Unfortunately for them they also meet a grizzled Hollywood stuntman appropriately named Stuntman Mike (a fantastic Kurt Russell). He’s an odd bird with a clear affection for menacing muscle cars and messy nachos. He takes notice of the young women in the bar and after a handful of snappy back-and-forths filled with Tarantino’s signature dialogue, the four friends drive off into the night. Unfortunately for them so does Stuntman Mike.

Up to this point “Death Proof” is hitting most of its marks. Aside from being fairly shallow and unashamedly trashy, Tarantino creates a cool blend of nostalgia and style that allows him to show off his inner film student. So much of what he does both technically and narratively hearkens back to the grindhouse genre. And his character work is equally effective. This is especially true for Russell who has a ton of fun in a role that seems custom-made for him.

If things ended there it would be a pretty satisfying foray into B-movie exploitation cinema. But there is the second half  and that is where the film’s momentum grinds to a halt. There is this weird transition that takes place both visually and from a story standpoint. Tarantino jumps ahead fourteen months and moves from Austin to Lebanon, Tennessee. He moves his focus to four new women played by Rosario Dawson, Tracie Thomas, Mary Elizabeth Winstead, and Zoe Bell. They each work in the movie business (two of them stunt drivers) and are on break from a nearby film shoot.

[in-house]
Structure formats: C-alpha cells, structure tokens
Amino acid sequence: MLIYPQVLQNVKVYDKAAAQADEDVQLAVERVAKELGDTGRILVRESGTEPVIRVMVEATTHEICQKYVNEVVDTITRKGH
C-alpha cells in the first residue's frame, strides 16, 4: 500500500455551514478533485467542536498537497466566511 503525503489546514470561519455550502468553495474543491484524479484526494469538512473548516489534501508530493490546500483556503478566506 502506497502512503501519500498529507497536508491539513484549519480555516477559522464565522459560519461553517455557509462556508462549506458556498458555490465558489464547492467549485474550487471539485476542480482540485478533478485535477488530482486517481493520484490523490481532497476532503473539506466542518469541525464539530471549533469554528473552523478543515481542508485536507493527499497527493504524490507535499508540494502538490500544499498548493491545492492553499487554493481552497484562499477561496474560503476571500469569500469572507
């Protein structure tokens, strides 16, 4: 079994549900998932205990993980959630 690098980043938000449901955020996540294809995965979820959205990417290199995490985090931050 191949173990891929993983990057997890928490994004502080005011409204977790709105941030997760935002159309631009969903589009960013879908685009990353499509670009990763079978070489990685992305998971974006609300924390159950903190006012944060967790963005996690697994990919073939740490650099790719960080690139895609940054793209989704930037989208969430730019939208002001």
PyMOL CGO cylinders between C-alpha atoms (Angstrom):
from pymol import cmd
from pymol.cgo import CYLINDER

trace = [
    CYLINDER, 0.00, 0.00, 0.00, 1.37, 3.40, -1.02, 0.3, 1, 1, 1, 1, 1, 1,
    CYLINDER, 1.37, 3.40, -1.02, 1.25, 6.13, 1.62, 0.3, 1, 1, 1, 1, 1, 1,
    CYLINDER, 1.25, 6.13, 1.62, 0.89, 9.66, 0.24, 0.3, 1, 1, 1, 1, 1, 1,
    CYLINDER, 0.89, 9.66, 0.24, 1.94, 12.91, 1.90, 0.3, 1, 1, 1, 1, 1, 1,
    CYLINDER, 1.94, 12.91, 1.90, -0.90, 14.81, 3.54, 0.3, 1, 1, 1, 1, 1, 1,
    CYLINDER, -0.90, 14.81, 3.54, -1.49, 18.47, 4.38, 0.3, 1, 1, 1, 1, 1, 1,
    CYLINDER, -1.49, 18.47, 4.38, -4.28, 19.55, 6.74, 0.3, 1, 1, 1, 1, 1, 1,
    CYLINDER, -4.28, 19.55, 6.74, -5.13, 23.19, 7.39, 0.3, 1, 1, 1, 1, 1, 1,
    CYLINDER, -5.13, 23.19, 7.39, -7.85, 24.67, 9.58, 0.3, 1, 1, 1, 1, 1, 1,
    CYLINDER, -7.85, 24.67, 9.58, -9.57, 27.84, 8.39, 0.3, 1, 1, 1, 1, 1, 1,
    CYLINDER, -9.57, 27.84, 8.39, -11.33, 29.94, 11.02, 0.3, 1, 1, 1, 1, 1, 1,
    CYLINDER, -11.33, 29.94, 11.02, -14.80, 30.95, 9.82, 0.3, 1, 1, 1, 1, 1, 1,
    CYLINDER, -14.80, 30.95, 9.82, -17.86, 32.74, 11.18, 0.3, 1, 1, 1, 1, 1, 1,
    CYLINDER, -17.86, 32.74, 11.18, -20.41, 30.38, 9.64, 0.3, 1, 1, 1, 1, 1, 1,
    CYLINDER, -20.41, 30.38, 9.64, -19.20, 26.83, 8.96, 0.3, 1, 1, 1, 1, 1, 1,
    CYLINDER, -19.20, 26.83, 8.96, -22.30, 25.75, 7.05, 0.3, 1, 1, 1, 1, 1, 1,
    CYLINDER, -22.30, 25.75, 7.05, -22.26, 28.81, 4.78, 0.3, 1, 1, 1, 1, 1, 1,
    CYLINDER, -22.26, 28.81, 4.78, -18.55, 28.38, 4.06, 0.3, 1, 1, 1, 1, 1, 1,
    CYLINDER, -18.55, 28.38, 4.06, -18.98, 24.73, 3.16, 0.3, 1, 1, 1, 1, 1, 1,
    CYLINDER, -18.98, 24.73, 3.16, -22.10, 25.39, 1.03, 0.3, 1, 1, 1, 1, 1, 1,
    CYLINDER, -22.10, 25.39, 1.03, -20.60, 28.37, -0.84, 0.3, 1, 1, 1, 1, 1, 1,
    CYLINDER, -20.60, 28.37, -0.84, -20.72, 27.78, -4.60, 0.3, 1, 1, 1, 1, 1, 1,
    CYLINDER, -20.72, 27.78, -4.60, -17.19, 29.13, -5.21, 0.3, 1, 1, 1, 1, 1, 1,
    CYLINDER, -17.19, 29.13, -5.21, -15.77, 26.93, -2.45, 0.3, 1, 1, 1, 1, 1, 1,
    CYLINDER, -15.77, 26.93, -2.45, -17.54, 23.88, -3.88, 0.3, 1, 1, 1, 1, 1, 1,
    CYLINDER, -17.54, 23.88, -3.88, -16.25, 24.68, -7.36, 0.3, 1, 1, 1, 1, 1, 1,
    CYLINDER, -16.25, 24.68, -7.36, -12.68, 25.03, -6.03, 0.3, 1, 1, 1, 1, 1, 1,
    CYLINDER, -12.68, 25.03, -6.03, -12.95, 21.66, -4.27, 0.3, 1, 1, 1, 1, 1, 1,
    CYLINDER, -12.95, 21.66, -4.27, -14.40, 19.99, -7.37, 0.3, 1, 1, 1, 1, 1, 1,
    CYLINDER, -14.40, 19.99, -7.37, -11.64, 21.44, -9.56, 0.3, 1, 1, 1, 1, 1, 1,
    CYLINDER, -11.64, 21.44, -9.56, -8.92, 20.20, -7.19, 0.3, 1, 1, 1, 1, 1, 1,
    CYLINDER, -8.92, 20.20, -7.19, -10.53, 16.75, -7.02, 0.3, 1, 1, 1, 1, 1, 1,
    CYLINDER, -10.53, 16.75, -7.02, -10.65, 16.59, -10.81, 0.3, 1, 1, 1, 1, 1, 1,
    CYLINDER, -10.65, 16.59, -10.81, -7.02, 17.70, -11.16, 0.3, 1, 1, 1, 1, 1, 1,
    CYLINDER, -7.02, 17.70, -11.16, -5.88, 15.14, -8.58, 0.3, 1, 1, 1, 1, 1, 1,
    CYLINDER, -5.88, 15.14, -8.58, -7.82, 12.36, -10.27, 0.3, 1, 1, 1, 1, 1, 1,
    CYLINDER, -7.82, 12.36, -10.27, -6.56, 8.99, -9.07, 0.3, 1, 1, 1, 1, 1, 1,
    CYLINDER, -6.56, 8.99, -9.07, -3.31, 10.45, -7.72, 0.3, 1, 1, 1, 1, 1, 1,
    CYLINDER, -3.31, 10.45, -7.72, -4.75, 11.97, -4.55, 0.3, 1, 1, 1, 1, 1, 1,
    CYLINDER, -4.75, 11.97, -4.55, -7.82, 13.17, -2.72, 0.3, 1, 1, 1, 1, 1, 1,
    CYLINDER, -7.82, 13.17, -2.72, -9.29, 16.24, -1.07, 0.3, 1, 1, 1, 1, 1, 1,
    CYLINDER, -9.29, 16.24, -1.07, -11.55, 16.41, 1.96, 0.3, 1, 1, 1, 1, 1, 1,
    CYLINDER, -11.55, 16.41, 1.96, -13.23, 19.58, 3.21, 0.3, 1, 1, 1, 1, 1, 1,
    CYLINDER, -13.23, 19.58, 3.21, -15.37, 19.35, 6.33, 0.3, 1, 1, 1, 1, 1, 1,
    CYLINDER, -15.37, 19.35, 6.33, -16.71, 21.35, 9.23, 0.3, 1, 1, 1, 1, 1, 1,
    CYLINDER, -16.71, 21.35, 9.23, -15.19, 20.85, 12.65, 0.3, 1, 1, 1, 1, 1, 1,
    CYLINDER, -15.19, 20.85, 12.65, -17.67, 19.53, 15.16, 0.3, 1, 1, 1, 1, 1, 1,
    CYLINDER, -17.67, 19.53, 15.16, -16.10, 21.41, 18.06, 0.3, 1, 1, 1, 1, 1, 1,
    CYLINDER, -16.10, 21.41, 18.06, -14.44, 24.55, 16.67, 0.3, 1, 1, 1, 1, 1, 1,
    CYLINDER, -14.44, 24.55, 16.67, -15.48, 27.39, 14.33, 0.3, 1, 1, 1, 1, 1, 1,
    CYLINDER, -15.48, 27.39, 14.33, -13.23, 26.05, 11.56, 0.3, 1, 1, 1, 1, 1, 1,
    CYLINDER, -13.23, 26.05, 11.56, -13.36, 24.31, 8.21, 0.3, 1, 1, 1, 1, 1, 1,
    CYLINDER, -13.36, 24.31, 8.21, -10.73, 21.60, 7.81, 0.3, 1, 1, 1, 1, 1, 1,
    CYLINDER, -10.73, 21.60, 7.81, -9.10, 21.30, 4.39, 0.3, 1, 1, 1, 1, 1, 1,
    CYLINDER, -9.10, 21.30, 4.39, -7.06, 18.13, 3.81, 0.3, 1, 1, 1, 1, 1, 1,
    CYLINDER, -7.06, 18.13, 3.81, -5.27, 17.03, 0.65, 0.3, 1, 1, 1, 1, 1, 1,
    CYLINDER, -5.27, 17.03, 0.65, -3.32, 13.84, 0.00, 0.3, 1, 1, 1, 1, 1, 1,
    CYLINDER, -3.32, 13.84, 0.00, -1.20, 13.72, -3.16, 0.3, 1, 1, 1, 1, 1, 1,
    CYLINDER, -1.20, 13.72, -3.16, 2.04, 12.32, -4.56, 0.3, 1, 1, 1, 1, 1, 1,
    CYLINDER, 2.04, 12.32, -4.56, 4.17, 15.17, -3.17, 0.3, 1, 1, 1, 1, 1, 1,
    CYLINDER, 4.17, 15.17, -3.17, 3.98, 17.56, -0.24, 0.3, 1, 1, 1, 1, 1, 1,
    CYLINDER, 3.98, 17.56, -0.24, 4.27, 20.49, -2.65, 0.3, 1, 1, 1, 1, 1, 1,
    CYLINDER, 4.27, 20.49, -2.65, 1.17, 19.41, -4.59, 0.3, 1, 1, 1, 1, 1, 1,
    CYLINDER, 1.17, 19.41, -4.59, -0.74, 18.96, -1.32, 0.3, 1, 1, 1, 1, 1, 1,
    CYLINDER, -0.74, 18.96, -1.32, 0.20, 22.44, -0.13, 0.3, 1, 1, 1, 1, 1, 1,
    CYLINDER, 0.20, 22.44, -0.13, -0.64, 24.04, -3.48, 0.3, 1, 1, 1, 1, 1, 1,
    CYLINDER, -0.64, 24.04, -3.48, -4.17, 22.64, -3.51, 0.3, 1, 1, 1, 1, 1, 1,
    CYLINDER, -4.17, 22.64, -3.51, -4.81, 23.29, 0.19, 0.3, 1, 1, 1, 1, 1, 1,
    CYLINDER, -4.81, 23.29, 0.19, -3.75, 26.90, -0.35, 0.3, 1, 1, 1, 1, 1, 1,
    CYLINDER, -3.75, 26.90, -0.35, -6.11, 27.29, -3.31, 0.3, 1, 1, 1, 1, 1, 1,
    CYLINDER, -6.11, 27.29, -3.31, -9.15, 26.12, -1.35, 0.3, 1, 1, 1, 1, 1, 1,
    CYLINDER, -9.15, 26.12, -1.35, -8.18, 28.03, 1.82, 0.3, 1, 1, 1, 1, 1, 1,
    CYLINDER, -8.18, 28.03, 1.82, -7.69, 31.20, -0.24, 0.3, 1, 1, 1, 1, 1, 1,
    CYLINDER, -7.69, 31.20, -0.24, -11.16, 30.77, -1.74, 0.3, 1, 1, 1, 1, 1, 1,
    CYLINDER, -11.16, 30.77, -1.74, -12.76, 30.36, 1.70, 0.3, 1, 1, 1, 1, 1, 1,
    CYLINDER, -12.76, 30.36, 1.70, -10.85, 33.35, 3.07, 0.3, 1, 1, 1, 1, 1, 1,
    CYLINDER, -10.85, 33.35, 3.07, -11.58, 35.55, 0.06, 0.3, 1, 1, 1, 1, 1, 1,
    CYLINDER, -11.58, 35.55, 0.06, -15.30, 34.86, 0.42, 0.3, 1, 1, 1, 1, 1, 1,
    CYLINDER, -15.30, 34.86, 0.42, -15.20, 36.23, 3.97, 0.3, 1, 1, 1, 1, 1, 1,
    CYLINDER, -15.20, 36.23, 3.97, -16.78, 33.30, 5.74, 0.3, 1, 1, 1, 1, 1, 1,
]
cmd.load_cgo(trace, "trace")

Unfortunately their story is pretty lightweight. Tarantino is never able to muster a reason for us to be interested in them aside from their no-nonsense, tough-as-nails personalities. This is perhaps best illustrated in a diner scene clearly influenced by “Reservoir Dogs” down to the way it’s shot. It’s a drawn-out dialogue-driven sequence that could have worked if the characters had anything interesting to say. It’s a real momentum killer.

We’re left hungering for their inevitable encounter with Stuntman Mike who once again has his eyes set a group of unsuspecting young women. The big difference here is that these women fight back. It leads to the much talked about finale featuring some impressive practical effects and classic stuntwork despite being utterly ridiculous. It makes for a mildly satisfying ending but nothing particularly memorable.

And that’s something that could be said about “Death Proof” as a whole. Despite it’s throwback cinema bells and whistles, a pretty good first half, and a really fun Kurt Russell performance, the movie ends up losing steam and the second half can’t maintain the spark of the first 45 minutes or so. It’s a shame because there are some fun, nostalgic ideas throughout. But they aren’t enough to keep Tarantino’s eyes on the road.